Strep A: Eighth child dies as parents warned to watch out for symptoms

The rise in cases of the disease has been attributed to high amounts of bacteria and increased social mixing.

Eight deaths among children from Strep A recorded as Downing Street issues warning to parents iStock

An eighth child has died in England and Wales as a result of a Strep A infection amid warnings across the UK for parents to be vigilant for symptoms of an invasive form of the disease.

While the disease is expected to rise in the winter months, health officials say a rise in an invasive form has been detected and is likely to be a result of high amounts of bacteria and increased social mixing.

Public Health Scotland figures previously indicated there are more than 430 cases of the infection in the country with approximately eight recorded in children under 10.

However, no deaths have been recorded in Scotland.

The UK Health Security Agency (UKHSA) said it will not comment on individual cases but Downing Street has urged parents to be on the “lookout” for symptoms of the infection.

Strep A infections are usually mild and can be easily treated with antibiotics – illnesses caused by the Group A strep bacteria include the skin infection impetigo, scarlet fever and strep throat.

NHS online say Strep A infections such as scarlet fever can be treated with the antibiotics penicillin and amoxicillin.

When asked about the recent rise in cases, the Prime Minister’s official spokesman said: “We are seeing a higher number of cases of Group A strep this year compared to usual.

“The bacteria we know causes a mild infection which is easily treated with antibiotics and in rare circumstances it can get into the bloodstream and cause serious illness.

“It is still uncommon, but it’s important parents are on the lookout for symptoms.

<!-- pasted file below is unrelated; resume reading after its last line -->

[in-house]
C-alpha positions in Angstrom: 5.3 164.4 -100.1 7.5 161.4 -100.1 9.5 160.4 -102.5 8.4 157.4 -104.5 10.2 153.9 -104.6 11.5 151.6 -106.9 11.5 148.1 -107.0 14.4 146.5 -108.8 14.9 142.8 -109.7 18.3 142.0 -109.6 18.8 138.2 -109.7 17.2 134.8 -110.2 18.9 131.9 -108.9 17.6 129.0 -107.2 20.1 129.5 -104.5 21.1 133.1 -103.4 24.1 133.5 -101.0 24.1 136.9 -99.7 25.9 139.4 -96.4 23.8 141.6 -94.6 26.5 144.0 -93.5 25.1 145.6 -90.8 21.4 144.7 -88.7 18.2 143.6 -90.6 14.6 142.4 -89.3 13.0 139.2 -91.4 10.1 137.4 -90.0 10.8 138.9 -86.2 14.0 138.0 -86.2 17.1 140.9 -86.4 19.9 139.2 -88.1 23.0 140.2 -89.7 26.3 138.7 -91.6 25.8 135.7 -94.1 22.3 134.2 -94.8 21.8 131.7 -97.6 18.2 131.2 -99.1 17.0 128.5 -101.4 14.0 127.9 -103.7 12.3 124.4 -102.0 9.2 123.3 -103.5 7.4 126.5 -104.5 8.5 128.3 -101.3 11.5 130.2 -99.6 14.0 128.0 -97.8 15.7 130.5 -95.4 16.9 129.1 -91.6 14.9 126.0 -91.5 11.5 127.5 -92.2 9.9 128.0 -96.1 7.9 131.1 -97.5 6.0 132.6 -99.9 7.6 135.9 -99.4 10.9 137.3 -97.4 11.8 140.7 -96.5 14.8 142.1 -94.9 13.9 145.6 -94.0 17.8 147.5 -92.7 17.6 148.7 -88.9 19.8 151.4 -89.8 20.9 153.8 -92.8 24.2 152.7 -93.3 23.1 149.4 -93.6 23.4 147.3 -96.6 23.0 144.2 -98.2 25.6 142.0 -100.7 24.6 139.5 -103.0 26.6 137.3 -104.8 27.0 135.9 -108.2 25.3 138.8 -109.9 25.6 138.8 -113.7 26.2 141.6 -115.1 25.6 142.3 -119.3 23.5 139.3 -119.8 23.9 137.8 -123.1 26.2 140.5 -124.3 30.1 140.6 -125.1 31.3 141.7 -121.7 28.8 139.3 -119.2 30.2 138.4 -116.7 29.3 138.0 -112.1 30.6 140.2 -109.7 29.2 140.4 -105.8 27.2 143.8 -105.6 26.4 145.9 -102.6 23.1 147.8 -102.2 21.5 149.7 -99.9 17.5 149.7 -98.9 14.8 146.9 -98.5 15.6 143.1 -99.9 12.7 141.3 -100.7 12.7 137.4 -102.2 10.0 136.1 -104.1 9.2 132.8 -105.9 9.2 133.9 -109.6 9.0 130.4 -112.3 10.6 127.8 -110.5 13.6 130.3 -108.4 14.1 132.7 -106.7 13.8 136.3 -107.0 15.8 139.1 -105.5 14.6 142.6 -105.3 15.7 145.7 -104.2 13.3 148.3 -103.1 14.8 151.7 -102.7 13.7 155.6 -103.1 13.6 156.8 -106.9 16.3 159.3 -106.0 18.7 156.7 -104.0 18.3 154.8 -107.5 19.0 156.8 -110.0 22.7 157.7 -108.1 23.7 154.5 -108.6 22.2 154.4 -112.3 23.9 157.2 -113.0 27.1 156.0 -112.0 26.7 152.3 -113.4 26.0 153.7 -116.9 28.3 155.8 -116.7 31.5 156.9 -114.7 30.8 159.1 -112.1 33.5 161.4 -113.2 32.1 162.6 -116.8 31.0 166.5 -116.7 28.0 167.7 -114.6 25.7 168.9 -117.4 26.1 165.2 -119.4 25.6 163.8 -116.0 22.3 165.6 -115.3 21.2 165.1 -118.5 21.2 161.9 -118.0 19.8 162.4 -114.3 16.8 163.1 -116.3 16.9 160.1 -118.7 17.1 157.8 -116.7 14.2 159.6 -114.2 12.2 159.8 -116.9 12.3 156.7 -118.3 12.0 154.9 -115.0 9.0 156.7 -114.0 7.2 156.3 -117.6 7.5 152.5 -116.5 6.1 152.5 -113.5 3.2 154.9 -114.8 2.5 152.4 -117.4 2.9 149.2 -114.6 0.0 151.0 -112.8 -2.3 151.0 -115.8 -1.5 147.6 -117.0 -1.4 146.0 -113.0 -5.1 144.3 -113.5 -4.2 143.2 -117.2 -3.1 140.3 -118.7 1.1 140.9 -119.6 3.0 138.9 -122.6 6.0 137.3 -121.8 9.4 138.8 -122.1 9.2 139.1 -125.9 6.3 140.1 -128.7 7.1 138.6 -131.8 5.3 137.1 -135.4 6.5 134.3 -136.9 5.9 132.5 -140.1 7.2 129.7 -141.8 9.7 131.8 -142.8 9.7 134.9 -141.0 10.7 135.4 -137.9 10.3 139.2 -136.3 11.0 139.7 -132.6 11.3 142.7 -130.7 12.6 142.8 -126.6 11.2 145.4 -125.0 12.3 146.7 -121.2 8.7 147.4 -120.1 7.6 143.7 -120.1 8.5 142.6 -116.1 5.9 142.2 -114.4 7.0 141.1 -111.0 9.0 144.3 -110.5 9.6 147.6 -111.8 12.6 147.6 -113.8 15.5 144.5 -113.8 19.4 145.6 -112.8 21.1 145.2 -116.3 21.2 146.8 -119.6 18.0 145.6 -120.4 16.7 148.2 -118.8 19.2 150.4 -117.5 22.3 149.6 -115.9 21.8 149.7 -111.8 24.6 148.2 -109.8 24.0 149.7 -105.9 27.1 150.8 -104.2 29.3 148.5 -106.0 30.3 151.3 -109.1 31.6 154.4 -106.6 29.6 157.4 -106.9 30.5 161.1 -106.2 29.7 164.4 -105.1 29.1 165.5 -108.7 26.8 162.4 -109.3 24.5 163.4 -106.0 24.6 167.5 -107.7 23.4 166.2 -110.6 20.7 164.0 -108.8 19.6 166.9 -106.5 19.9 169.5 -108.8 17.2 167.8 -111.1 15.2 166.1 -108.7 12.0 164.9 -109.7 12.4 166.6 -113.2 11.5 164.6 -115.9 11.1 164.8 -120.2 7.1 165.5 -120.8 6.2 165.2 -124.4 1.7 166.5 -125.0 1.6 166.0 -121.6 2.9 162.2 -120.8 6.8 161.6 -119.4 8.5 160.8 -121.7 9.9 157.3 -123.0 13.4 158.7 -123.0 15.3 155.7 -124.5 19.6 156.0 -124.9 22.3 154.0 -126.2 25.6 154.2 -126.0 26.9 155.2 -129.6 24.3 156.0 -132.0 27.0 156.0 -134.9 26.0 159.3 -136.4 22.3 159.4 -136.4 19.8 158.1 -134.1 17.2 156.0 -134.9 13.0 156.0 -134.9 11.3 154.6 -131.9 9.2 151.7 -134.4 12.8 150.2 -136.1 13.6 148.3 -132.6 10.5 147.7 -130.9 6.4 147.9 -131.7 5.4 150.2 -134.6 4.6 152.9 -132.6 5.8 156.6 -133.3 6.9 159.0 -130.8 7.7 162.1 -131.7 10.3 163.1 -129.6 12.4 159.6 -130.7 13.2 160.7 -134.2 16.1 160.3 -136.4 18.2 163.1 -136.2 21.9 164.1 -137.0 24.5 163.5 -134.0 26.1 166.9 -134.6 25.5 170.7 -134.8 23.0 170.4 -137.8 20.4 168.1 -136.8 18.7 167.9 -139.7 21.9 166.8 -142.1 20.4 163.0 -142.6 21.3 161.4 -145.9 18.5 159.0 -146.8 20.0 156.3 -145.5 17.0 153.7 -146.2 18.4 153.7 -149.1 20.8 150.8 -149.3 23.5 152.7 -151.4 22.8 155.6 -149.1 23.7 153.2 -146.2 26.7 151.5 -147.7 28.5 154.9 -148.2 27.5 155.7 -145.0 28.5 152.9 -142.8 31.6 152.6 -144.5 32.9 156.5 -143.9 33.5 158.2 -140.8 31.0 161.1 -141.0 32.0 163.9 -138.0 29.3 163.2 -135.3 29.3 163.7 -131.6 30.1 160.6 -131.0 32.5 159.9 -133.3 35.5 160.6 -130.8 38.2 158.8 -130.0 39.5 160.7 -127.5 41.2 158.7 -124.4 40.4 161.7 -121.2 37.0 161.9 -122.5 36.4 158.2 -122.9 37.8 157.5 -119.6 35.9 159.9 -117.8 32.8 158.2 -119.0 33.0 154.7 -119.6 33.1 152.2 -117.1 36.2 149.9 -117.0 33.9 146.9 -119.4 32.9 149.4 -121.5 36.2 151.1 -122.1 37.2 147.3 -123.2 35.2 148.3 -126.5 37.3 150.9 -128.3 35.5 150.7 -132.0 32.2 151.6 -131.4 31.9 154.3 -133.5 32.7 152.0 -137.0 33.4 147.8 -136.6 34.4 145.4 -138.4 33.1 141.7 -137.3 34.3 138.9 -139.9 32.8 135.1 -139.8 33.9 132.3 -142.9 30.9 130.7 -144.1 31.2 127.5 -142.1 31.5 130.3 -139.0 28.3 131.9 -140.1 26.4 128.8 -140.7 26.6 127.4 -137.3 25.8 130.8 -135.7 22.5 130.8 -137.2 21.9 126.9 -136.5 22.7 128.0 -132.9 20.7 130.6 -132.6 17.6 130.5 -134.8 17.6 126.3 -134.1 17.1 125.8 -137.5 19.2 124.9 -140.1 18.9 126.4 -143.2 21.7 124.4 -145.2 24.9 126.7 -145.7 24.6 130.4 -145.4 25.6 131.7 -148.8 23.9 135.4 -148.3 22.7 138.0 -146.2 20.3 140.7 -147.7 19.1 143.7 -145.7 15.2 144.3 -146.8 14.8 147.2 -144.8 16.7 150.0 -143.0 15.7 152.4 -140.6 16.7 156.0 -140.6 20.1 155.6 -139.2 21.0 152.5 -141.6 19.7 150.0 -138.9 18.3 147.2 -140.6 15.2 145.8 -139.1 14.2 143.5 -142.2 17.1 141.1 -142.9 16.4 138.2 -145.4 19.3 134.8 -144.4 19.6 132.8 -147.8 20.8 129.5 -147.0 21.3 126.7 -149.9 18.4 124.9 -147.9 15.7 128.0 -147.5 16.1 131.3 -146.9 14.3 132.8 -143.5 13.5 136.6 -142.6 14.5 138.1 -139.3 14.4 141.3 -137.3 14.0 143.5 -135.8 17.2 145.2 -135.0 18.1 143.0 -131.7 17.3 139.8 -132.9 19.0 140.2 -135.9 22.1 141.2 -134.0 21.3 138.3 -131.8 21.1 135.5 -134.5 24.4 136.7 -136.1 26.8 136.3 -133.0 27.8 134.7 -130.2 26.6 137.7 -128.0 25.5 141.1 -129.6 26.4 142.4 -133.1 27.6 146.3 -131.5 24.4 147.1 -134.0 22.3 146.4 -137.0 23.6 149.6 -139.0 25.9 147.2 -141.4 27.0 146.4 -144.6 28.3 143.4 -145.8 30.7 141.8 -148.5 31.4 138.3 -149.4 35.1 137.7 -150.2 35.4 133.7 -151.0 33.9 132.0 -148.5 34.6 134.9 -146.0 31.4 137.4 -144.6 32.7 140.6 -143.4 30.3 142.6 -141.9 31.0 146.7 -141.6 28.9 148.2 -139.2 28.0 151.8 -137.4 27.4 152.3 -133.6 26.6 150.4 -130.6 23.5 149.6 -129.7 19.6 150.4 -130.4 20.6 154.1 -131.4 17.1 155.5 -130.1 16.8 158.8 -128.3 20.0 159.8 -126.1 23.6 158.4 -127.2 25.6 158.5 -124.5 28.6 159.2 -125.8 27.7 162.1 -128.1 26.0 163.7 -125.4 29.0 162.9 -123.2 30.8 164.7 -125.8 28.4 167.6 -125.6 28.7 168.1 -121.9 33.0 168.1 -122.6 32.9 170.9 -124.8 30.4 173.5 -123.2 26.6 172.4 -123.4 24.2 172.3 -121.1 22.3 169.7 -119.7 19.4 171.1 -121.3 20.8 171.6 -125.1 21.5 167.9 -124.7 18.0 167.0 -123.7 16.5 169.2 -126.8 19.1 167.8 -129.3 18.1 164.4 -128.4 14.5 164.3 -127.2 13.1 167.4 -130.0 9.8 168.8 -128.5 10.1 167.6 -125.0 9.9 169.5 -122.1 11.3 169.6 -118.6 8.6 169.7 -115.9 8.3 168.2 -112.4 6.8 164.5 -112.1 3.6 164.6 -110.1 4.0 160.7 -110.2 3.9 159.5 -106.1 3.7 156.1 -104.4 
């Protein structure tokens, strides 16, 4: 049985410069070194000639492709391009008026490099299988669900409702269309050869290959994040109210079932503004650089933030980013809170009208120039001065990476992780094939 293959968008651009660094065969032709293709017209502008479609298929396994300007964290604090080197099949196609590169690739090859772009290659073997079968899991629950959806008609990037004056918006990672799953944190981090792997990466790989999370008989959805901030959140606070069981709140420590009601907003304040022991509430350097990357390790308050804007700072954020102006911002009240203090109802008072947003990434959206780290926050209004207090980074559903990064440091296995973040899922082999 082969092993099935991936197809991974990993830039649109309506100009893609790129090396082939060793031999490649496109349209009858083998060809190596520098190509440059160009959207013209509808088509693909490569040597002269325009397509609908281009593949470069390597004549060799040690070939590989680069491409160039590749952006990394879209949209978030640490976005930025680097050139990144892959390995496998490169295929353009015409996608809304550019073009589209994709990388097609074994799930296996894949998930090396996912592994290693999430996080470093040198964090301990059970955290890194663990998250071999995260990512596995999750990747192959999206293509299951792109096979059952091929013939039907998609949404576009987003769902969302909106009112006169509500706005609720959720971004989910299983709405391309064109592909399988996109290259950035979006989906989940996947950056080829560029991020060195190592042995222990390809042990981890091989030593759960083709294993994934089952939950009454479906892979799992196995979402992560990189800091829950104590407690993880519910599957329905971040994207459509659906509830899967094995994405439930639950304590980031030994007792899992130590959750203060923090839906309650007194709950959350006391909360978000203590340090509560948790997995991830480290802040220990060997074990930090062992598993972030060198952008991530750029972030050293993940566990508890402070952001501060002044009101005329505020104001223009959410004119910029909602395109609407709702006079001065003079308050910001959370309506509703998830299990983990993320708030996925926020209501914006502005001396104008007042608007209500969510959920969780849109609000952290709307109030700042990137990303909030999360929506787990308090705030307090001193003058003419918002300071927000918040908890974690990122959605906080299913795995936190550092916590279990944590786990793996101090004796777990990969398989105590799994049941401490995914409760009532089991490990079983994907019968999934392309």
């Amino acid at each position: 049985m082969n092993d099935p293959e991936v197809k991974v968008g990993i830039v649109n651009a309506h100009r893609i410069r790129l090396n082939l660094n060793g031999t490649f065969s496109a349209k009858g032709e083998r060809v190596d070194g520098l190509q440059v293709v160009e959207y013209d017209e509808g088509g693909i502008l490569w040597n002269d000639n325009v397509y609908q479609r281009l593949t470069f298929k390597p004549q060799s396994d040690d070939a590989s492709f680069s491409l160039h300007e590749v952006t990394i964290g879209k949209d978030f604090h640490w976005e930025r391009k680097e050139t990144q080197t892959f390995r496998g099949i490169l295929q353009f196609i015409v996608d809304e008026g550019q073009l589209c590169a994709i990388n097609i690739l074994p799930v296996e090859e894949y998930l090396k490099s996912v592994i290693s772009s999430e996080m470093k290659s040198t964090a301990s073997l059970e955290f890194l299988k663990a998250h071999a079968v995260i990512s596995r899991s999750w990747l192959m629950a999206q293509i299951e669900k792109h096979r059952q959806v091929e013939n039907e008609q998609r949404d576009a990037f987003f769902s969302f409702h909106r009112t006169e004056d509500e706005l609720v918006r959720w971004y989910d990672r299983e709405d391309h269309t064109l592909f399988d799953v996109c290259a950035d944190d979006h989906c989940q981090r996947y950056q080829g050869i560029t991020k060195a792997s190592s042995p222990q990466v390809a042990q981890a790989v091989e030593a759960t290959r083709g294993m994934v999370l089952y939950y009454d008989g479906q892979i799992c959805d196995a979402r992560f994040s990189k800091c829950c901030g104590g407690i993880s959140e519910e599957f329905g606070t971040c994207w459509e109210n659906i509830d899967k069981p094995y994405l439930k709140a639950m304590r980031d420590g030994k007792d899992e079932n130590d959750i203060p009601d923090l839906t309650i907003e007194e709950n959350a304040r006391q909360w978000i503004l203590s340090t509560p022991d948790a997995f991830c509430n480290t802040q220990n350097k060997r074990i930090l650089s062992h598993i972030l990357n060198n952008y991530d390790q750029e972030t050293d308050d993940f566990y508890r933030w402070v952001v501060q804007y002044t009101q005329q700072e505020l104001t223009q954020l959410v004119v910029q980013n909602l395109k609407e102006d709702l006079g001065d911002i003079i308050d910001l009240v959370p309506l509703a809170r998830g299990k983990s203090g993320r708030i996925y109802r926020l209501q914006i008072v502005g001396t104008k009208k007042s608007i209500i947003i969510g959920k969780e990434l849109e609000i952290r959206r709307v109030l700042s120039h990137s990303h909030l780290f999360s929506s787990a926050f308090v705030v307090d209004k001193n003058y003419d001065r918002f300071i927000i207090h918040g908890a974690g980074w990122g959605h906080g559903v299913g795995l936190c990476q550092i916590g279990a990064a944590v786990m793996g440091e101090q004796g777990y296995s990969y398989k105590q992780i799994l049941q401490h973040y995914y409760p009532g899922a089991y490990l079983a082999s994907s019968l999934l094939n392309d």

“But the NHS is well prepared to deal with situations like this, working with the UK Health Security Agency.”

UKHSA chief medical adviser Dr Susan Hopkins said: “Firstly, I think that we’re seeing a lot of viral infections circulate at the moment and these bacterial infections can come as an addition on top.

“Secondly, we’re back to normal social mixing and the patterns of diseases that we’re seeing in the last number of months are out of sync with the normal seasons as people mix back to normal and move around and pass infections on.

“We also need to recognise that the measures that we’ve taken for the last couple of years to reduce Covid circulating will also reduce other infections circulating and so that means that as things get back to normal, these traditional infections that we’ve seen for many years are circulating at great levels.”

When asked whether children are lacking the normal immunity they would have for this time of year, Dr Hopkins added: “So of course, that’s one of the potential areas that we’re exploring.

“We expect that certain amount of children will have these infections each year and therefore they will have a level of immunity.

“So we’re seeing more now than we have seen for the last two years where there were very very low amounts of infections seen.”

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